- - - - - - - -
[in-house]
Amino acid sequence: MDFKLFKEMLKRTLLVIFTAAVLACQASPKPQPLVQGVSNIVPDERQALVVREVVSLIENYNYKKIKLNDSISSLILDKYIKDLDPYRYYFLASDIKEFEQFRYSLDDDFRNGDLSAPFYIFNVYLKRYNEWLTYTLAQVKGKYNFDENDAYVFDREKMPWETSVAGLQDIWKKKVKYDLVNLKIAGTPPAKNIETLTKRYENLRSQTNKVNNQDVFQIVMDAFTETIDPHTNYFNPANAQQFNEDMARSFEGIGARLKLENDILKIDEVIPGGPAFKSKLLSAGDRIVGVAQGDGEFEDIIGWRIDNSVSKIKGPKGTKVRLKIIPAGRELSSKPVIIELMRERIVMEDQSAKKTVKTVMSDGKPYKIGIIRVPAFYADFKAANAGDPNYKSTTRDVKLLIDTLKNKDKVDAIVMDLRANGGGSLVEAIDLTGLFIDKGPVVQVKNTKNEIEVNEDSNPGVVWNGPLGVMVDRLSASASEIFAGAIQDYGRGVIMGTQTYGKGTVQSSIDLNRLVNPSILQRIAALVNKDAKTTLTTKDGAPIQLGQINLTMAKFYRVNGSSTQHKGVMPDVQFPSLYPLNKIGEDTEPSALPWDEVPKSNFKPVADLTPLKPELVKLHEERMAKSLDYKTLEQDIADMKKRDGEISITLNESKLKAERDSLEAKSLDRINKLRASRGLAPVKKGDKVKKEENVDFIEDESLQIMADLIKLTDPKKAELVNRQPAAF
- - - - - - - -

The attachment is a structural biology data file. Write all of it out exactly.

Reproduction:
[in-house]
Amino acid sequence: MDFKLFKEMLKRTLLVIFTAAVLACQASPKPQPLVQGVSNIVPDERQALVVREVVSLIENYNYKKIKLNDSISSLILDKYIKDLDPYRYYFLASDIKEFEQFRYSLDDDFRNGDLSAPFYIFNVYLKRYNEWLTYTLAQVKGKYNFDENDAYVFDREKMPWETSVAGLQDIWKKKVKYDLVNLKIAGTPPAKNIETLTKRYENLRSQTNKVNNQDVFQIVMDAFTETIDPHTNYFNPANAQQFNEDMARSFEGIGARLKLENDILKIDEVIPGGPAFKSKLLSAGDRIVGVAQGDGEFEDIIGWRIDNSVSKIKGPKGTKVRLKIIPAGRELSSKPVIIELMRERIVMEDQSAKKTVKTVMSDGKPYKIGIIRVPAFYADFKAANAGDPNYKSTTRDVKLLIDTLKNKDKVDAIVMDLRANGGGSLVEAIDLTGLFIDKGPVVQVKNTKNEIEVNEDSNPGVVWNGPLGVMVDRLSASASEIFAGAIQDYGRGVIMGTQTYGKGTVQSSIDLNRLVNPSILQRIAALVNKDAKTTLTTKDGAPIQLGQINLTMAKFYRVNGSSTQHKGVMPDVQFPSLYPLNKIGEDTEPSALPWDEVPKSNFKPVADLTPLKPELVKLHEERMAKSLDYKTLEQDIADMKKRDGEISITLNESKLKAERDSLEAKSLDRINKLRASRGLAPVKKGDKVKKEENVDFIEDESLQIMADLIKLTDPKKAELVNRQPAAF